Bernie Burnham, vice president of Education Minnesota, the teachers union, said she believes people are aware of Minnesota's achievement gaps. She thinks the ads are trying to capitalize on divisions between supporters of traditional public schools and those of charter and private schools.

"The problem again gets back to: what are we going to do about it, how are we going to make change?" she said. "Instead of putting up these shocking billboards — what does that really do?"

Burnham said she opposes the foundation's strategy of focusing on charter and private schools because of the impact on traditional public schools — drawing resources from those districts and making them more segregated. She said the focus should instead be on new strategies, like full-service community schools that link health and social services with schools to provide for students and families, tackling outside challenges that affect student performance.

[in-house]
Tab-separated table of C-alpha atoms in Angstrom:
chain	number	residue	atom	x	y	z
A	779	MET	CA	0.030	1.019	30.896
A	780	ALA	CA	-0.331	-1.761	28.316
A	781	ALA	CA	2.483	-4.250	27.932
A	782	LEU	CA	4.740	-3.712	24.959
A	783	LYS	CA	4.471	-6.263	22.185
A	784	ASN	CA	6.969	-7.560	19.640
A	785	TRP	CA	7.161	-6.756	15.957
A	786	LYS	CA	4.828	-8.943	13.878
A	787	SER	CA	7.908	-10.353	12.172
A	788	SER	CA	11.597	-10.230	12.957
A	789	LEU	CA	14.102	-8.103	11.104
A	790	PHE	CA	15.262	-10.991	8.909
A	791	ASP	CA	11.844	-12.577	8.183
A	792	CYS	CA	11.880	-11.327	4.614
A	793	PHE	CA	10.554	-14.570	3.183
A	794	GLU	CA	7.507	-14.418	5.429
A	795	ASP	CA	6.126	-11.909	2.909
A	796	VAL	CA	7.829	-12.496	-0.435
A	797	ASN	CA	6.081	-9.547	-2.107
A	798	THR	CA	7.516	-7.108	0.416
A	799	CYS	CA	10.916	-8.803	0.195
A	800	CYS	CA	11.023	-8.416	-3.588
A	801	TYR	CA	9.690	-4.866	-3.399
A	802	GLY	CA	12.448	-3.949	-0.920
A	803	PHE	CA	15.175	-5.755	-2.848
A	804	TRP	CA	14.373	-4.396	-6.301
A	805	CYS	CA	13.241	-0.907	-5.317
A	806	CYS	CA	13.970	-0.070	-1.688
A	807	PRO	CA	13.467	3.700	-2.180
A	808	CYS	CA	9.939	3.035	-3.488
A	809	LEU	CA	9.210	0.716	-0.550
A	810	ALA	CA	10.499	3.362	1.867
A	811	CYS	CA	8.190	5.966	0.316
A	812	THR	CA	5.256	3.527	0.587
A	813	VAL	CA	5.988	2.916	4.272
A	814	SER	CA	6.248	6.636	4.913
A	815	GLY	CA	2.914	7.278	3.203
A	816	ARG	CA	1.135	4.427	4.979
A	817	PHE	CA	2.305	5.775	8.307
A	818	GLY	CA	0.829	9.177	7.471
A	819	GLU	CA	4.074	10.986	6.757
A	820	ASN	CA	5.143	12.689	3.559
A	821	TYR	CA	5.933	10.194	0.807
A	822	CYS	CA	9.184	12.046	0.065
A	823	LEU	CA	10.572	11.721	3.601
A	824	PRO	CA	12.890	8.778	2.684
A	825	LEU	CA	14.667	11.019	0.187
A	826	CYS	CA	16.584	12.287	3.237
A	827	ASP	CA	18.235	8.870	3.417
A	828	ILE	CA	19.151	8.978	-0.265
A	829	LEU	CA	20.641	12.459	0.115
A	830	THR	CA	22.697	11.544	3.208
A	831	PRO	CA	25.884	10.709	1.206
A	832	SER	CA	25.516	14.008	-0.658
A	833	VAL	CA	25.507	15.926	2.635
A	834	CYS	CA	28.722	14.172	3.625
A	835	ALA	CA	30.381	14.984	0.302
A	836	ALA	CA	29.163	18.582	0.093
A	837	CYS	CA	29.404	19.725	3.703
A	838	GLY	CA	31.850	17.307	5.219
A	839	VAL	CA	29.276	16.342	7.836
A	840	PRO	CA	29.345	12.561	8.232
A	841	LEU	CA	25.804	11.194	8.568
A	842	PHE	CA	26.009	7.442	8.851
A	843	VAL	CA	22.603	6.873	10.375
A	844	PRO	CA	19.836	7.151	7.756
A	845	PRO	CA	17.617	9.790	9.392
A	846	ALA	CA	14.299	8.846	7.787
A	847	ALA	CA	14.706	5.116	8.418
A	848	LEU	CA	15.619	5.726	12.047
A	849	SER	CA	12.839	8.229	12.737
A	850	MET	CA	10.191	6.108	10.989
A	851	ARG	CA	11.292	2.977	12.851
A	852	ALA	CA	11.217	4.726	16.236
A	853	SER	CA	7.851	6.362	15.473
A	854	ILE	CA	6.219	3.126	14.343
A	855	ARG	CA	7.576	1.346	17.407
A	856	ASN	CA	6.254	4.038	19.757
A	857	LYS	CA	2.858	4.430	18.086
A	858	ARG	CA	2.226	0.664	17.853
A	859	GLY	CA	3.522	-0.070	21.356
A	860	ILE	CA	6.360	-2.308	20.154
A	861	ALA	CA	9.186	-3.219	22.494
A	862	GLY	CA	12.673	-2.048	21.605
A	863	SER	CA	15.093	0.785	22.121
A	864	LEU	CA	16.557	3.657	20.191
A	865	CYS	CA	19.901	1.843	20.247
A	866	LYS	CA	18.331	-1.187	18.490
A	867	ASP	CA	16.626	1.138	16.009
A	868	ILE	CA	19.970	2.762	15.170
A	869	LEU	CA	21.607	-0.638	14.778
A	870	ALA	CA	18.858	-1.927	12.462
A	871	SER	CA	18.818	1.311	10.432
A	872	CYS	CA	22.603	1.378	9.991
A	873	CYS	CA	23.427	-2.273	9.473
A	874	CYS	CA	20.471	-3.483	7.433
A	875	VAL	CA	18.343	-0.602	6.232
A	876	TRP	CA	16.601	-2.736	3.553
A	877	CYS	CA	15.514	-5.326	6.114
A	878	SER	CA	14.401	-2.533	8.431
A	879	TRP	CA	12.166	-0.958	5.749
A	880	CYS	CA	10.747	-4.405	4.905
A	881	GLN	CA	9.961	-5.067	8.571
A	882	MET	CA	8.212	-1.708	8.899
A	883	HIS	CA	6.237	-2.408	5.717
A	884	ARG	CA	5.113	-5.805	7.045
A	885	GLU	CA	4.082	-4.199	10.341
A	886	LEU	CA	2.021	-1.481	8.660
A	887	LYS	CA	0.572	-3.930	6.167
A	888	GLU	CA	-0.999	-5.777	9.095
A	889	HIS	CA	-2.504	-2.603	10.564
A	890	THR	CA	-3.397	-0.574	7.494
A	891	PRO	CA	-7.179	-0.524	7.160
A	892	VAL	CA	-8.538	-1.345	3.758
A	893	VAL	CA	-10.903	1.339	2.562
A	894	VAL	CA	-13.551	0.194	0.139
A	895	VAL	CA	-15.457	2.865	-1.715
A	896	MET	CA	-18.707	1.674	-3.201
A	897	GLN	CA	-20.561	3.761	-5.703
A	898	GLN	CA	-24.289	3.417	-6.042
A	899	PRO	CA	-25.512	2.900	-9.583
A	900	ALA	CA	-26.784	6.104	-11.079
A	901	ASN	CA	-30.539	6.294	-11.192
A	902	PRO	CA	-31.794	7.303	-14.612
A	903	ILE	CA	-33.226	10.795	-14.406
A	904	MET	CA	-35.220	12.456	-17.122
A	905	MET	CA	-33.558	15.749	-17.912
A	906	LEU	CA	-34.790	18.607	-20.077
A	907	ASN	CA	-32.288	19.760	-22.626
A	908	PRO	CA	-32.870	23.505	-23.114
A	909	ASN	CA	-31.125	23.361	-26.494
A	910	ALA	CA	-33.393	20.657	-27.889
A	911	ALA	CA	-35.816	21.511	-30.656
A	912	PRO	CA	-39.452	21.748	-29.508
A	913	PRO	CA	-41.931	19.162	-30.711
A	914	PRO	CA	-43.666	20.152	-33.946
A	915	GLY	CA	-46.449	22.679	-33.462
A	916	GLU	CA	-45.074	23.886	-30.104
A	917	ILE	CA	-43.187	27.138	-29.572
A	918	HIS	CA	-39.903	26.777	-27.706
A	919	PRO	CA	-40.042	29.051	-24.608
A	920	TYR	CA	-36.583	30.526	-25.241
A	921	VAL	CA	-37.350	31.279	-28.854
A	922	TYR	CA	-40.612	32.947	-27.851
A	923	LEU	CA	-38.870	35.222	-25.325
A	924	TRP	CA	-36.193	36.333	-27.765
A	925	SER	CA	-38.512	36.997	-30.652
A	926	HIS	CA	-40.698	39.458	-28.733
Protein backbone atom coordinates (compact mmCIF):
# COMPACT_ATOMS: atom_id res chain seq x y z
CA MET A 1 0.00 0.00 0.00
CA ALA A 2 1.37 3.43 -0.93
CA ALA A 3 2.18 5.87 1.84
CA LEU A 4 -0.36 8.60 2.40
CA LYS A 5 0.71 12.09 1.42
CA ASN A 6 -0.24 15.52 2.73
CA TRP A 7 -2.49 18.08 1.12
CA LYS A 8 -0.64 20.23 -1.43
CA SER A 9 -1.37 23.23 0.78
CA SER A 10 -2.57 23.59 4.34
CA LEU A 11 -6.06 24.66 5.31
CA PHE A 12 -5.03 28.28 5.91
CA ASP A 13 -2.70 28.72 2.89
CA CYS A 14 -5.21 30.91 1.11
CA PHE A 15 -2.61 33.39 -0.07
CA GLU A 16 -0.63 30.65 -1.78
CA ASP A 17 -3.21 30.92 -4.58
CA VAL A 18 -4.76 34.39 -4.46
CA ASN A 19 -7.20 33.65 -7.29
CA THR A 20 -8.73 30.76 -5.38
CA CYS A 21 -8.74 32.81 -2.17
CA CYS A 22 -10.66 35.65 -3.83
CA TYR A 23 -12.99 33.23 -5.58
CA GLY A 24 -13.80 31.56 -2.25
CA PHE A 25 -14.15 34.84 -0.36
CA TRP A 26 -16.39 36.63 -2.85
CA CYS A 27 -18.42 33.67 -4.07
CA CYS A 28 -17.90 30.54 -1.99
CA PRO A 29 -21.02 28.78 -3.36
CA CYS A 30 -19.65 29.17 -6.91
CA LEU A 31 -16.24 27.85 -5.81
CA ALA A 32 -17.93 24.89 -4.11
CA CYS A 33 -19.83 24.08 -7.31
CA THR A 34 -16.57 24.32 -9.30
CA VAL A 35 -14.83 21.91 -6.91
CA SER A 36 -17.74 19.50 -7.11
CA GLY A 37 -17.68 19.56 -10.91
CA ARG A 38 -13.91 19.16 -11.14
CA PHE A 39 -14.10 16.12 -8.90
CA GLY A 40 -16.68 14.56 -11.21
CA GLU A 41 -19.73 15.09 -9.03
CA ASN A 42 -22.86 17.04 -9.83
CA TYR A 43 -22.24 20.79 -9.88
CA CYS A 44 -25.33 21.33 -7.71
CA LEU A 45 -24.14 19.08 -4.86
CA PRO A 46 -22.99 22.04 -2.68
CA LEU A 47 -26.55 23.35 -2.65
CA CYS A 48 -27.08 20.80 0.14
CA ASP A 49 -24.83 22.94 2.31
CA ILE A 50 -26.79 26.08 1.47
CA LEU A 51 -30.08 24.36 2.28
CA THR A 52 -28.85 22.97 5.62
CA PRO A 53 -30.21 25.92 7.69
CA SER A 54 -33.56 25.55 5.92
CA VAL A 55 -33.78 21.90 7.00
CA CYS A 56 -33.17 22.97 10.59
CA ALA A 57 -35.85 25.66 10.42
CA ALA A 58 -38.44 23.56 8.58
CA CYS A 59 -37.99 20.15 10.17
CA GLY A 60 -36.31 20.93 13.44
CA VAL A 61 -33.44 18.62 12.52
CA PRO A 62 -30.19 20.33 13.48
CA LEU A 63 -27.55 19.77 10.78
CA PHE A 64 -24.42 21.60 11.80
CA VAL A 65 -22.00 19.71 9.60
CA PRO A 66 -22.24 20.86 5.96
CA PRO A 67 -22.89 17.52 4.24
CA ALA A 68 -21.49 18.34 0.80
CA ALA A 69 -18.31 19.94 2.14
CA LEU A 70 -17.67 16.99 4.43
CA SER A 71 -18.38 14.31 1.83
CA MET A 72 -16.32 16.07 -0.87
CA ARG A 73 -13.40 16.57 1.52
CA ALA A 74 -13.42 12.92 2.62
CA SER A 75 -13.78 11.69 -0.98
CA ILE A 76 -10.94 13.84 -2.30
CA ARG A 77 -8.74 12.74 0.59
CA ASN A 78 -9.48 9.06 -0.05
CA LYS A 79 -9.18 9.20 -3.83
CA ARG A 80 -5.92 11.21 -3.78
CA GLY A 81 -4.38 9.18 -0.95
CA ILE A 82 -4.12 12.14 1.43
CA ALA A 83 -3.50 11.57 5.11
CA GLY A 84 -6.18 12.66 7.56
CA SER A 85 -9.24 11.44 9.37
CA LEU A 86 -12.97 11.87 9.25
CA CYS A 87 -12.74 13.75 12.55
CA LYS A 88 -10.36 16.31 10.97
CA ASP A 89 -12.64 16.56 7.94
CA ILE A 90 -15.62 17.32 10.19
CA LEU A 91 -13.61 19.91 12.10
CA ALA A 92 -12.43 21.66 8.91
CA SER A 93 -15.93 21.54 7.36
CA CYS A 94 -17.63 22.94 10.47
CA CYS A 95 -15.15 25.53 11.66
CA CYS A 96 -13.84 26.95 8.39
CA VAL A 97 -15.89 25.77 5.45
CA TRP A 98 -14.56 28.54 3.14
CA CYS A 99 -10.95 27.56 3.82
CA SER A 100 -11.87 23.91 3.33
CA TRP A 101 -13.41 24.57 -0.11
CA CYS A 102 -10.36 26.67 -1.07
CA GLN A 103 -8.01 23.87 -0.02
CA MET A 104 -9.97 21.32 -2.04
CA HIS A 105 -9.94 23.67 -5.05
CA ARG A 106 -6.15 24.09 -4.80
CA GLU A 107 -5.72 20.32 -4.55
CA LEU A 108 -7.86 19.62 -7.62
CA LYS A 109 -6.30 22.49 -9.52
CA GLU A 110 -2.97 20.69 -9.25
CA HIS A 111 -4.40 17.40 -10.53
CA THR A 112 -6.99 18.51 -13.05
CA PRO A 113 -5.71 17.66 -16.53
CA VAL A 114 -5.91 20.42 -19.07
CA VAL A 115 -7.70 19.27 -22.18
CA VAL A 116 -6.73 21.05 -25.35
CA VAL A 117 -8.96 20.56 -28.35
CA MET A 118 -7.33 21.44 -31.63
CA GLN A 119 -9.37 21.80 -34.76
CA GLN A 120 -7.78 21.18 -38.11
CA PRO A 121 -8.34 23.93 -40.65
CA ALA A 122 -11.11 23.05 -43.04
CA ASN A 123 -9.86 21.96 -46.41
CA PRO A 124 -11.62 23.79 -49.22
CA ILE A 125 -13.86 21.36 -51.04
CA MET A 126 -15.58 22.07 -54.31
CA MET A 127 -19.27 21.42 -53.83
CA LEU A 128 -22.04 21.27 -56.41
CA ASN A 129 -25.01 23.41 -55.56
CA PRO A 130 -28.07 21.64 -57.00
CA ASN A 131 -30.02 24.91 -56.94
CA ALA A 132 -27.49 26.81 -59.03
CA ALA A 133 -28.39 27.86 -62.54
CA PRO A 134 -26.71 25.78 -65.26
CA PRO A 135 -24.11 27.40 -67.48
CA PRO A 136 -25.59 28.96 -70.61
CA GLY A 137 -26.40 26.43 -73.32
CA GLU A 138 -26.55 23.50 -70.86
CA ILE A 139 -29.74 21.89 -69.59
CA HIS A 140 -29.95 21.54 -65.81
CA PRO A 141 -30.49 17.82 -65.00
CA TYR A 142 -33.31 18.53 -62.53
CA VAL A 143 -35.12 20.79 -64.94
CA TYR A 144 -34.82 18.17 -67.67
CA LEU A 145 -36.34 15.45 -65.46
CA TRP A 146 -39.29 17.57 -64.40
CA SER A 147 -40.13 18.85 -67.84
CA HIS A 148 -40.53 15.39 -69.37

Minnesota Education Commissioner Mary Cathryn Ricker said state officials are working to erase achievement gaps.

"No matter what data set you look at, we are committed to significantly improving student learning for Minnesota's students," she said. "Our students deserve all of us working together to support their paths to success and to close gaps. Gov. Walz, Lt. Gov. Flanagan and I all know a whole-child approach will support our students to succeed in the classroom, and we'll continue to invest in and implement that vision."

Others, however, think the foundation's approach may help change the way Minnesotans think about successes and failures in education. Daniel Sellers, executive director of EdAllies, said he's hopeful that it may prompt people to focus more on the needs of specific student groups rather than on the gaps between students of color and their white peers.